We notice our rations are increased but there is no variety---tea, bread, hard biscuits, butter, jam, bacon, bully-beef, maconochie, fresh meat, cheese, rice, dried vegetables. These are the supplies but they are not of daily occurrence. It may be tinned food one day and fresh meat the next and so on. It is general knowledge that rations are increased when we go into the line. The rum we heard so much about came up tonight. We are given a tot--a few teaspoonsful either at night or early morning. It is much appreciated as it helps the circulation which gets very slow these cold nights for want of movement....The way our old soldiers, physical drill instructors, bayonet fighting instructors disappeared under the stress of battle to realms of easier work was a great disappointment to us. To instance a few cases. When the 31st became a battalion, the Regt. Sgt.-Maj. was a man named B__. He was one of the mainstays of the 103rd Calgary Rifles and naturally interested in military work. He was very insistent that we smarten up and be soldiers. His part of soldiering, however, was spent in England. He took good care to stay on the safe side of the Channel. As Sgt.-Maj. of our company--a hero of a hundred fights you would fancy him to be if you listened to his conversation--he wore four ribbons for service in Africa, Egypt and the Sudan and was a faddist on bayonet fighting. In England, he used to tap his side gently and remark that this, alluding to his revolver, was for N.C.O.s who refused to go over the top. I only saw this fire-eater pay a visit to the trenches once. I gave him the periscope to look through. He was very uneasy and had a half-hearted glance through it, slinking back to H'Qrs. a few minutes afterwards. This seasoned warrior obtained a commission and in addition managed to get back to Canada. I noticed his picture very nearly the central figure in a group of War Veterans, taken before their quarters on 9th Ave., Calgary.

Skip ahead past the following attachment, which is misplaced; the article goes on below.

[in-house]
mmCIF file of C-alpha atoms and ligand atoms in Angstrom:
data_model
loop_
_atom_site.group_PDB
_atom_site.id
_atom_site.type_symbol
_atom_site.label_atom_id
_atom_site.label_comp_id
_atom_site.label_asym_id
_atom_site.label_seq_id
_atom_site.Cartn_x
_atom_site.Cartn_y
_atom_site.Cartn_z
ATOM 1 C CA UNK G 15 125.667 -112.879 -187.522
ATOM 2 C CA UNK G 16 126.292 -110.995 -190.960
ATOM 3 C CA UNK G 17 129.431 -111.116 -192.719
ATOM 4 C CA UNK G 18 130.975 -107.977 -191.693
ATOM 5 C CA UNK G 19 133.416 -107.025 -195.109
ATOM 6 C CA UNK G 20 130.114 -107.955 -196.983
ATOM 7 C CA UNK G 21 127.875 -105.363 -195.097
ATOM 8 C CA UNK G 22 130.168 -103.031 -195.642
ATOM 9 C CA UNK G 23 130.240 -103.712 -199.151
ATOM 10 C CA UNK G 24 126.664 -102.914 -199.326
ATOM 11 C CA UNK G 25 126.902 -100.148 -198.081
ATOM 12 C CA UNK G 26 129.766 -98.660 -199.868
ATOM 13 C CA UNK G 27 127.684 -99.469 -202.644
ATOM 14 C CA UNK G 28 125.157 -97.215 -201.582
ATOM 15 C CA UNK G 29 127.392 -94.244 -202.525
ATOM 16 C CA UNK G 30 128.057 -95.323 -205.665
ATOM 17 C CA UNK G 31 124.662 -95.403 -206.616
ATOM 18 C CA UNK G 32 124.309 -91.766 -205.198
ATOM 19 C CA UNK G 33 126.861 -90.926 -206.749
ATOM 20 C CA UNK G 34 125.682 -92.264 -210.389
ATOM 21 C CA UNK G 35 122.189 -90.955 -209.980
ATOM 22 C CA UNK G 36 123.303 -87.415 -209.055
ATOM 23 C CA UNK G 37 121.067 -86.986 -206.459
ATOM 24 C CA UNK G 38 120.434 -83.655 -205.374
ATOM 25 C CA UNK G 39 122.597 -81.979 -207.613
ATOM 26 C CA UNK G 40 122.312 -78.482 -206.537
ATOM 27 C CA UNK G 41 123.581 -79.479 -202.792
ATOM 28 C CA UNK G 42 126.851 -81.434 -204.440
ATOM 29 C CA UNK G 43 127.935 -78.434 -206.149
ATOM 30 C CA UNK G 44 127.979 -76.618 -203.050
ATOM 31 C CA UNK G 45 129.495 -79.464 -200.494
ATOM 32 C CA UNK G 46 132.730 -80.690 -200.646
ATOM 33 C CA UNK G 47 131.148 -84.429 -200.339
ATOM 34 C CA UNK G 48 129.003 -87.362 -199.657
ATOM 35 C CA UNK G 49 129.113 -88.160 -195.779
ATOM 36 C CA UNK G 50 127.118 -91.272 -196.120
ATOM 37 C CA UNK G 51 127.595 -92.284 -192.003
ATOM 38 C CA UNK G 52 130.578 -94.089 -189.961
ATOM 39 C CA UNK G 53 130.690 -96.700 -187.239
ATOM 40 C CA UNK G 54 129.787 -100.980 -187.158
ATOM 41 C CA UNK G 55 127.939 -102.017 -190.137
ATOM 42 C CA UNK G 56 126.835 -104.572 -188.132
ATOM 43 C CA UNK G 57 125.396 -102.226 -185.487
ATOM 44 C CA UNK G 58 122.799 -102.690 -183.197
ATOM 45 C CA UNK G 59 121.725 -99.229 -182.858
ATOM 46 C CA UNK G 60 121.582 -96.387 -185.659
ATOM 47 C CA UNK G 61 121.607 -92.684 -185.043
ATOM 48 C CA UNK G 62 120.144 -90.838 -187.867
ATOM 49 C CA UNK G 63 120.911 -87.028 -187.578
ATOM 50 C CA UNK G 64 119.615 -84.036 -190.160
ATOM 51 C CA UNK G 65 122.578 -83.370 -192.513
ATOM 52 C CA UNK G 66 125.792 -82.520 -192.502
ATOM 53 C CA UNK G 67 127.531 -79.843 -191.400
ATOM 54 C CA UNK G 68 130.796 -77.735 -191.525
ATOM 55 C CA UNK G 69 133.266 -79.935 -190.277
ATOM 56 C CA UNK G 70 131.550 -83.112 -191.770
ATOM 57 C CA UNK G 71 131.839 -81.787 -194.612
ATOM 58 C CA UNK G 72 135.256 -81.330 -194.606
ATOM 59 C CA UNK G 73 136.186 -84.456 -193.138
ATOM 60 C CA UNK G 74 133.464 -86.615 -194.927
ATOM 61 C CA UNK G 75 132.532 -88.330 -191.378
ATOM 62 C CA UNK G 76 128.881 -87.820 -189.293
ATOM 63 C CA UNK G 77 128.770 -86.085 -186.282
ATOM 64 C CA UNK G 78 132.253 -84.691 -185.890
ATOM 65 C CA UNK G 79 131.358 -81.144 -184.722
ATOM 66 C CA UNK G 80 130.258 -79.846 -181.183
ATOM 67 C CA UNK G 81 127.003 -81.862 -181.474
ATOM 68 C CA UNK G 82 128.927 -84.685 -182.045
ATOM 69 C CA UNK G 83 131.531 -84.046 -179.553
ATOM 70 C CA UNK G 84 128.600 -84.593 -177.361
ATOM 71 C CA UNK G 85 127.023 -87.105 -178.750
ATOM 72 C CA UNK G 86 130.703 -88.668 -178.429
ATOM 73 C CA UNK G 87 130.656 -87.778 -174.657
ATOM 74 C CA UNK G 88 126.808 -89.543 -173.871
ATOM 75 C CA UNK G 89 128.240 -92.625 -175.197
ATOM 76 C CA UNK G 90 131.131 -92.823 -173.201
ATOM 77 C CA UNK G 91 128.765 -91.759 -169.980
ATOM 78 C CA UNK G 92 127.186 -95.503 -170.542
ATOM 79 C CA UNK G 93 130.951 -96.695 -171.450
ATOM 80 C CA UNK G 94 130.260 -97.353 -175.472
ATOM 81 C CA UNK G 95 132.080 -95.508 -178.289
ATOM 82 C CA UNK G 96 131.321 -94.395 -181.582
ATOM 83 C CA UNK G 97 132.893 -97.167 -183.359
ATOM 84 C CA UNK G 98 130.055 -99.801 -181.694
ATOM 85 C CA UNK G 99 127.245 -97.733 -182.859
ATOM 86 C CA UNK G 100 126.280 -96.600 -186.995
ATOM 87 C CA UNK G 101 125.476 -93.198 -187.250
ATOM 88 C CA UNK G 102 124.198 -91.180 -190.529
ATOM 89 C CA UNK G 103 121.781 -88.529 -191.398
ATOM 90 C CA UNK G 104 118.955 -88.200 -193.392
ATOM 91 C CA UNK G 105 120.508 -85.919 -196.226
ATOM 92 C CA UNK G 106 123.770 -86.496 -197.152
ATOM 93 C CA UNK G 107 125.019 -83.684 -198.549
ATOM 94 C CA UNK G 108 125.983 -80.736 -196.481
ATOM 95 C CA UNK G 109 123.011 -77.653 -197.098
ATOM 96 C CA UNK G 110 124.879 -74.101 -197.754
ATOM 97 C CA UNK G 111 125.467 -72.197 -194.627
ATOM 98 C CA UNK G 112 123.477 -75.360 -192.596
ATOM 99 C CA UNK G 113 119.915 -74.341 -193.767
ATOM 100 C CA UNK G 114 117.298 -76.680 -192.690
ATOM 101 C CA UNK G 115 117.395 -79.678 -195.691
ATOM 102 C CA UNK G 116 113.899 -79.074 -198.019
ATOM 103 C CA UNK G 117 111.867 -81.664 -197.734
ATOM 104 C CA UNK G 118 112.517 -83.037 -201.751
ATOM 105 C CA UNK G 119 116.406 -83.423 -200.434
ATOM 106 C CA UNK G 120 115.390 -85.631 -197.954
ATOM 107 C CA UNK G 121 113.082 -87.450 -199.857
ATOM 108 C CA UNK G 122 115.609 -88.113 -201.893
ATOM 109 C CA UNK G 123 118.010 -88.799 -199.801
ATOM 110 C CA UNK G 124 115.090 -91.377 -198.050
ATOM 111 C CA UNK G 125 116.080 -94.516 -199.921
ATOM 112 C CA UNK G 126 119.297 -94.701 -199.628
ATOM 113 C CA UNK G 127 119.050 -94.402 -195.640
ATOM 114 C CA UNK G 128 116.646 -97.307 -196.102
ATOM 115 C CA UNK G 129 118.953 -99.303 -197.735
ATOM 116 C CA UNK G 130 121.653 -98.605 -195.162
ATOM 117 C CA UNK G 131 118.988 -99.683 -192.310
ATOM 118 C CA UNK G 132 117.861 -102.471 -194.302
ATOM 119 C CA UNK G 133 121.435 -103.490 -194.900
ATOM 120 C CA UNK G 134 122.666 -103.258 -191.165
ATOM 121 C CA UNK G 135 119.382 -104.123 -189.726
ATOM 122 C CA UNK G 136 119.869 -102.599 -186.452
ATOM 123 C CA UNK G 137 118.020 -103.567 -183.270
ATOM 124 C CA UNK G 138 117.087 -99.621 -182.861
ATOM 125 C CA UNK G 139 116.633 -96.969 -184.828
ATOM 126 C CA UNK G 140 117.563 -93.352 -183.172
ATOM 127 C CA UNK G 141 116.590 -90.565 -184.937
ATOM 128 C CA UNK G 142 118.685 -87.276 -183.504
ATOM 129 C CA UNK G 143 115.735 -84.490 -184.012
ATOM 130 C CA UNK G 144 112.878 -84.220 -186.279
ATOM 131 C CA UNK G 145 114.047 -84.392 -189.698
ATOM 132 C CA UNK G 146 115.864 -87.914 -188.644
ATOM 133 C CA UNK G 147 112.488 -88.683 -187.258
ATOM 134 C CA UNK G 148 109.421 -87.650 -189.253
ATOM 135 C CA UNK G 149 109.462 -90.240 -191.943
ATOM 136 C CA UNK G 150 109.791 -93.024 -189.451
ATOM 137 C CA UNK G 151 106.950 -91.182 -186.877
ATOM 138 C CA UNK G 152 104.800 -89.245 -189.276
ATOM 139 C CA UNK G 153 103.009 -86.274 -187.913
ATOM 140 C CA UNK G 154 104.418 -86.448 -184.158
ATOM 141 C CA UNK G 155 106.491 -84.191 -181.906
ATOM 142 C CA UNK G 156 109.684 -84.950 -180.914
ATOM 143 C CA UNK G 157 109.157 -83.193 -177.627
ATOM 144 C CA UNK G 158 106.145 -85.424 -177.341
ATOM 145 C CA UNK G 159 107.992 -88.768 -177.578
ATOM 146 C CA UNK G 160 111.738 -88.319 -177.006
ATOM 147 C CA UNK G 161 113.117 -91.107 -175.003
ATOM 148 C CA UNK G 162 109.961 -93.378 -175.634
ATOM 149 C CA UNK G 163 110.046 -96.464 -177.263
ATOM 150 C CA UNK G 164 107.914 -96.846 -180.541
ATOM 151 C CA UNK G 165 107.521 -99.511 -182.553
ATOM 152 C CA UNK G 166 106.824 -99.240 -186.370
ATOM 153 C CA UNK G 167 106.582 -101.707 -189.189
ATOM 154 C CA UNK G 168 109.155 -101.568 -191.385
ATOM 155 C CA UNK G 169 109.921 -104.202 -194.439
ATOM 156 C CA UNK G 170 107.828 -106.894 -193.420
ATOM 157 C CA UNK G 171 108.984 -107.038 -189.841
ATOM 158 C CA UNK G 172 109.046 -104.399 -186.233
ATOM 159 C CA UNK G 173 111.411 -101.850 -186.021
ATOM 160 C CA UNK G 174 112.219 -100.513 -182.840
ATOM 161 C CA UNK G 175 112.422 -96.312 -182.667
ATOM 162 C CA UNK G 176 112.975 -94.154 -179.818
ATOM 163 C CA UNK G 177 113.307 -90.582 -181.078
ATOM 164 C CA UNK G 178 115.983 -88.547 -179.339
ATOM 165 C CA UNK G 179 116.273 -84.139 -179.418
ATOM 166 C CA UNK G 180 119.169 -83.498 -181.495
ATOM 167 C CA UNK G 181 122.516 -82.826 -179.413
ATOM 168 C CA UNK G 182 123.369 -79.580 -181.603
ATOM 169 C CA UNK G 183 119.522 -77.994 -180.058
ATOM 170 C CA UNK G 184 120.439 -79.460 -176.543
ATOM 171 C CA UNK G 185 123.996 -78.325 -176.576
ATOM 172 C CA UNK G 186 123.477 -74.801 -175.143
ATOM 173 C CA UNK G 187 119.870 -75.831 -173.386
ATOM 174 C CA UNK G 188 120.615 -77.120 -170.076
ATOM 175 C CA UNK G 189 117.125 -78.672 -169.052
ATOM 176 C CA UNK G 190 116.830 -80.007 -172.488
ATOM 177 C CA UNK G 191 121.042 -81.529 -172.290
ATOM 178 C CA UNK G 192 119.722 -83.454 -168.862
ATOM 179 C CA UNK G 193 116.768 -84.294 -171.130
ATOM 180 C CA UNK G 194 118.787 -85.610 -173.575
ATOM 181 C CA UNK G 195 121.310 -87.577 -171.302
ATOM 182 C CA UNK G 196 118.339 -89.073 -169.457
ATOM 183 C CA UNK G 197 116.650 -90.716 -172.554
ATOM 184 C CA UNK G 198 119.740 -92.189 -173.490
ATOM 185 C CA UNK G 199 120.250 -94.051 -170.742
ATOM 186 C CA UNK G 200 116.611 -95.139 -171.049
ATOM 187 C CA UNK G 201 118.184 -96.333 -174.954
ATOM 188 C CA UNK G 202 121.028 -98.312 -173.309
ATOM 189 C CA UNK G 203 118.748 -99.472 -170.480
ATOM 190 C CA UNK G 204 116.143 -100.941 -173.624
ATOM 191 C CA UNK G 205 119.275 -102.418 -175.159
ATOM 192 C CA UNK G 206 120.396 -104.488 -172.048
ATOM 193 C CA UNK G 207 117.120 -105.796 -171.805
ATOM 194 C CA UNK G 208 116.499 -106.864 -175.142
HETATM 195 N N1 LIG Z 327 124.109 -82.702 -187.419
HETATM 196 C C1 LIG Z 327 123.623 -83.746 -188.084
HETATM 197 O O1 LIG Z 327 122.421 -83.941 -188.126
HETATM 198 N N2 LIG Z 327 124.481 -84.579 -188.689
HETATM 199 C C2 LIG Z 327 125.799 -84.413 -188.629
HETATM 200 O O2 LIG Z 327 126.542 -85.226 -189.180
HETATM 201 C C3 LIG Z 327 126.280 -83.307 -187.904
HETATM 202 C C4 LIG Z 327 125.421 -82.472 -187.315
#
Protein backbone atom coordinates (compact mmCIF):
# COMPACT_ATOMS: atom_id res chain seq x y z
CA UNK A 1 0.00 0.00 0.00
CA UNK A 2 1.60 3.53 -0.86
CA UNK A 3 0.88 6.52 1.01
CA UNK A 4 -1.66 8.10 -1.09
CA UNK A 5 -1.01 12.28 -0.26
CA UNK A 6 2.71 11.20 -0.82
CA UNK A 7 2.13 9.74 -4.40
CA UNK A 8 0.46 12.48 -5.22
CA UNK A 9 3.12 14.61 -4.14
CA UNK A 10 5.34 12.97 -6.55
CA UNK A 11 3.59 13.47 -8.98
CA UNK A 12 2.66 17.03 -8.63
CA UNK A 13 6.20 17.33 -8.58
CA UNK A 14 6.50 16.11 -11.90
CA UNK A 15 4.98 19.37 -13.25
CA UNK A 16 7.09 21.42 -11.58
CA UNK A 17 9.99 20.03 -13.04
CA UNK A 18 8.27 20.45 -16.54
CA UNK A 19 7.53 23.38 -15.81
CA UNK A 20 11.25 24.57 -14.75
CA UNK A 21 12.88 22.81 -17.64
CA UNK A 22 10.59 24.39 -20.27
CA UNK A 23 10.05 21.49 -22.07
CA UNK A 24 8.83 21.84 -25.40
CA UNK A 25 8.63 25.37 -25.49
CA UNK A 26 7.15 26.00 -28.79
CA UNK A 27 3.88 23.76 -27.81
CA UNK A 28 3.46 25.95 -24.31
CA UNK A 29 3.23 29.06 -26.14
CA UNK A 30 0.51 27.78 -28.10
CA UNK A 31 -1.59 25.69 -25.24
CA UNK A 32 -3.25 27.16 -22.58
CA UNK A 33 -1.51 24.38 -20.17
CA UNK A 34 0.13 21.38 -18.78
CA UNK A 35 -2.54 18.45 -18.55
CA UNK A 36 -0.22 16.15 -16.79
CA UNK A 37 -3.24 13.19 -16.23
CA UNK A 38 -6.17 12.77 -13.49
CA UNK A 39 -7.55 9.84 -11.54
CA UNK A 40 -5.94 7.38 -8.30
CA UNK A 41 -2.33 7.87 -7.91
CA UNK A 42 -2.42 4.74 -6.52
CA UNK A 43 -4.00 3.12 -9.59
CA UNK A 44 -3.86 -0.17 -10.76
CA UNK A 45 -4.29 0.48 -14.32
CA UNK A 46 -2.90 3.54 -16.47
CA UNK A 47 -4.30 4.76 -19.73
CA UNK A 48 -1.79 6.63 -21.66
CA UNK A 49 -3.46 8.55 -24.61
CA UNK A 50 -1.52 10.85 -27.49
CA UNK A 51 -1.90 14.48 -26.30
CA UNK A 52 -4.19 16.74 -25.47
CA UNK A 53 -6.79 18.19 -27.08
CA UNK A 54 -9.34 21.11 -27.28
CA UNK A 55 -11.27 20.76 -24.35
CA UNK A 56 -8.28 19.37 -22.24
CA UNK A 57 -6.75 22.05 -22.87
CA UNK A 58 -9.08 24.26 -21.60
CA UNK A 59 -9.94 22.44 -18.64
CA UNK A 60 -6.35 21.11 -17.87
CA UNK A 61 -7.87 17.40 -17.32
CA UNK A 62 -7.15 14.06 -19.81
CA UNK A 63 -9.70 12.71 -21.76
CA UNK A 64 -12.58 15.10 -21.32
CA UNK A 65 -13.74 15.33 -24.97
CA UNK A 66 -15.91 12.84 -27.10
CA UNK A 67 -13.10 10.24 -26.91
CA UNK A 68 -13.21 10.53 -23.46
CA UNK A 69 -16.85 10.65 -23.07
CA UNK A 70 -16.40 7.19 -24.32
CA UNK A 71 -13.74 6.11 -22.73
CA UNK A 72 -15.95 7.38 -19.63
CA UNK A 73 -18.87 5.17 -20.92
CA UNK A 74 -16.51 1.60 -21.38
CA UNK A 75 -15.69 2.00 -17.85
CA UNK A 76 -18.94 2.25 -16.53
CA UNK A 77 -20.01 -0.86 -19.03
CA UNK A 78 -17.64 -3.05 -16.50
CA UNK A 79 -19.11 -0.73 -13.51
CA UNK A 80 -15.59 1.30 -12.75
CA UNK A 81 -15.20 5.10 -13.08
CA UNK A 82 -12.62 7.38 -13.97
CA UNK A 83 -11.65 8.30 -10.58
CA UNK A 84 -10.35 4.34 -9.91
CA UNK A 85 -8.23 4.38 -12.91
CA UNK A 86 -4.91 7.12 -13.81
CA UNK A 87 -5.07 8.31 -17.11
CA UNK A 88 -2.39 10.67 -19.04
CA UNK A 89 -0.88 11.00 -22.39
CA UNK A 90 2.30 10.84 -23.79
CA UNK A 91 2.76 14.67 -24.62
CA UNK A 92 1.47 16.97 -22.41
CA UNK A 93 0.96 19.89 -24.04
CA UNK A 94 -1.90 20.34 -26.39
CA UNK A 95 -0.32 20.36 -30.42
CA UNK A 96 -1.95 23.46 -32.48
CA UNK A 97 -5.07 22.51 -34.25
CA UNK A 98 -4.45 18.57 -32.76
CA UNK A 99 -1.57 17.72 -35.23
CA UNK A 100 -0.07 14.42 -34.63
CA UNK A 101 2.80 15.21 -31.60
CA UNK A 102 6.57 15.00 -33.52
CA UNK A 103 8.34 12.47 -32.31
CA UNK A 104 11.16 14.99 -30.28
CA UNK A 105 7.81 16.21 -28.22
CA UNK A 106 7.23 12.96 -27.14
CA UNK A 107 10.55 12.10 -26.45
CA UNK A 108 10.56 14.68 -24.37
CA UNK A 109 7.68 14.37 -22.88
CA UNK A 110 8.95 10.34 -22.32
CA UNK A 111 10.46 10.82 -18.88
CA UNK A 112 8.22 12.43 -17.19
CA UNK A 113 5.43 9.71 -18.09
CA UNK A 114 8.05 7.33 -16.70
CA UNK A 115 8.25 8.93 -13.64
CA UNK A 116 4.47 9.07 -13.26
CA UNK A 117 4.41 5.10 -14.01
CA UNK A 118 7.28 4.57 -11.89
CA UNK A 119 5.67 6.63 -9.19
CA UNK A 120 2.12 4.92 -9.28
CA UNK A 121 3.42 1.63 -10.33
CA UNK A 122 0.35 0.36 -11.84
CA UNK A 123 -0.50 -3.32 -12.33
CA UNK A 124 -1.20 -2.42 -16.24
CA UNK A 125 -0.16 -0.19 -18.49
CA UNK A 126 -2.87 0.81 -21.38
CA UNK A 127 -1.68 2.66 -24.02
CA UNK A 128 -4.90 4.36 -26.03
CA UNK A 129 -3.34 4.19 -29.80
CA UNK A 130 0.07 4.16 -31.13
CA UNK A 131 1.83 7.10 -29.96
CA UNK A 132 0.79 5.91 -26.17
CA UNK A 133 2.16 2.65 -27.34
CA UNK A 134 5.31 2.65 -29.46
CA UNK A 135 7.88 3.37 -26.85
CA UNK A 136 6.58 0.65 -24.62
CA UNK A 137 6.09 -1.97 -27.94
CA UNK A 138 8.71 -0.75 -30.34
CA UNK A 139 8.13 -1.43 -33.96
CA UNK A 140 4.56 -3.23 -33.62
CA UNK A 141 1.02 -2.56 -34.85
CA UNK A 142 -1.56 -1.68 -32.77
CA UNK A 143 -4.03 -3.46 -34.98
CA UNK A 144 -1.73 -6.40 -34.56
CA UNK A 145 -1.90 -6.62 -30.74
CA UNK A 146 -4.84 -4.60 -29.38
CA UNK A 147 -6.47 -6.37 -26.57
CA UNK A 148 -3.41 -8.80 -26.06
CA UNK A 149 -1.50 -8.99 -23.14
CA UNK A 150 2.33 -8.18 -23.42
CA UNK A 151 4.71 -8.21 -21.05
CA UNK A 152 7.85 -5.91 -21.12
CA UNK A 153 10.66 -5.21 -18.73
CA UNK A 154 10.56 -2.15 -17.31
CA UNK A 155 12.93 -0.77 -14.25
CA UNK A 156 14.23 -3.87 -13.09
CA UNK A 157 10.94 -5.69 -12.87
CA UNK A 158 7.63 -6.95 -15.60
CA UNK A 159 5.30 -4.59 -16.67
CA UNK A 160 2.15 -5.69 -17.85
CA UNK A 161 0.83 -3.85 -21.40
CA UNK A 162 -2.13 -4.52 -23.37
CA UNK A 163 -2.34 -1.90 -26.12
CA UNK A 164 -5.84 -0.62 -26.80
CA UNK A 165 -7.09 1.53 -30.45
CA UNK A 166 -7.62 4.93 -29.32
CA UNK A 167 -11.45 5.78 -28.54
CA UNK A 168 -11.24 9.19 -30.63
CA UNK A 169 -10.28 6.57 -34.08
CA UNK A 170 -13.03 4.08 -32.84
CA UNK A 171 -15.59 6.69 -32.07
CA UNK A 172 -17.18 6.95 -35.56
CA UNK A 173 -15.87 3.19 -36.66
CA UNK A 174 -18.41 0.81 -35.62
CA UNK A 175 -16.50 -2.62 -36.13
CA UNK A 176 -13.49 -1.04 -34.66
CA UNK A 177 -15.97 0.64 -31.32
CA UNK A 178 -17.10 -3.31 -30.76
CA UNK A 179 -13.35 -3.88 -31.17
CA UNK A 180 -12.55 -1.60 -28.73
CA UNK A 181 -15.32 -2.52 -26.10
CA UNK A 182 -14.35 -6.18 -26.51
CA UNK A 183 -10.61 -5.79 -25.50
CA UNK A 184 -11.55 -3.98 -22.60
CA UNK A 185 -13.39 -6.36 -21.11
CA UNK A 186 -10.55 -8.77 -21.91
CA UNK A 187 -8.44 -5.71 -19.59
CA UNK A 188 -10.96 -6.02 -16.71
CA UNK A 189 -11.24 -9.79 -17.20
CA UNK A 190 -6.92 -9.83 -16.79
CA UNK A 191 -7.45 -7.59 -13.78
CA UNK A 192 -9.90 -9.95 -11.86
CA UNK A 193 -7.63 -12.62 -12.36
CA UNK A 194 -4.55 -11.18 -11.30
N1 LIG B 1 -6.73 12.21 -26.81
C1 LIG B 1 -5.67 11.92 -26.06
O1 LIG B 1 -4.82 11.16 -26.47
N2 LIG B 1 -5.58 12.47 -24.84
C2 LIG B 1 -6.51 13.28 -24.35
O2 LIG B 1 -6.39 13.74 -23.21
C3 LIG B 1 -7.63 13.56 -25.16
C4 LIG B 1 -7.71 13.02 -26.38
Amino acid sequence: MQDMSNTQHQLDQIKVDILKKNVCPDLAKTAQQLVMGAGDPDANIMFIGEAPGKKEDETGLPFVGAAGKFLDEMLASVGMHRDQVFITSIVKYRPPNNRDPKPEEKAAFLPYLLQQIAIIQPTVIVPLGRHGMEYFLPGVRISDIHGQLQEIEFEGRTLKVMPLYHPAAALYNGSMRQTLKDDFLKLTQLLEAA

During the day, if we are not on day duty, we are almost certain to be building dug-outs or fixing up the trenches, so our stretches of sleep even in the best and quietest of times is of short duration. If the line is quiet and the command does not anticipate trouble, two sentries can doze in their dug-out. The man on guard stands on the firing step and peers over the bags for any movement in No Man's Land at the same lime listening intently for any sounds. The ears are more dependable when it is dark than the eyes. The touching of the wire, the stumbling against old tins, or the swishing noise of the grasses moving are apt to give a raider or patrol away. Unless on the skyline, it is difficult picking up anyone moving till they are almost on you. If you are suspicious, the usual thing is to get someone to fire a flare over the particular spot. A good sentry does not move much but keeps to a certain spot remaining mute for a considerable time and shows very little of his head. He is better able to detect and, what is of as much importance, he is less liable to be seen than a man who is moving around the bay. The majority of fellows, however, do not worry. They pass most of their time sitting on the firing step smoking the pipe of peace, with an occasional glance over the parapet. As a rule one can size up affairs pretty good. If Fritz is sending up star shells pretty frequently you can depend upon it his patrols or raiders are not out. If his riflemen are pinging bullets in our direction and they are low, you can rest easy in the belief that his men are behind his parapet. It is when his lights are not going up often or his shooting is nil or high, you should be suspicious and on the alert. It is then he is either up to mischief, making a relief or has fatigue parties out in front fixing up his wire.
A dull pop from the opponent's lines and one immediately scans the horizon for a trench mortar. In ordinary times such noises would escape one's attention. The German little fish tail bomb starts its course through the air with a swish, swish and makes a peculiar noise like wa-wa. Excepting high velocity shells, one has a fair indication of direction when he hears the report of the gun. Rifle grenades, when fired during shelling, are difficult to detect. I often wonder that when trench mortar companies intend throwing over their shells, they do not get the artillery to kick up a noise so as their opponents will have to rely solely on their sight to pick up what is going to happen.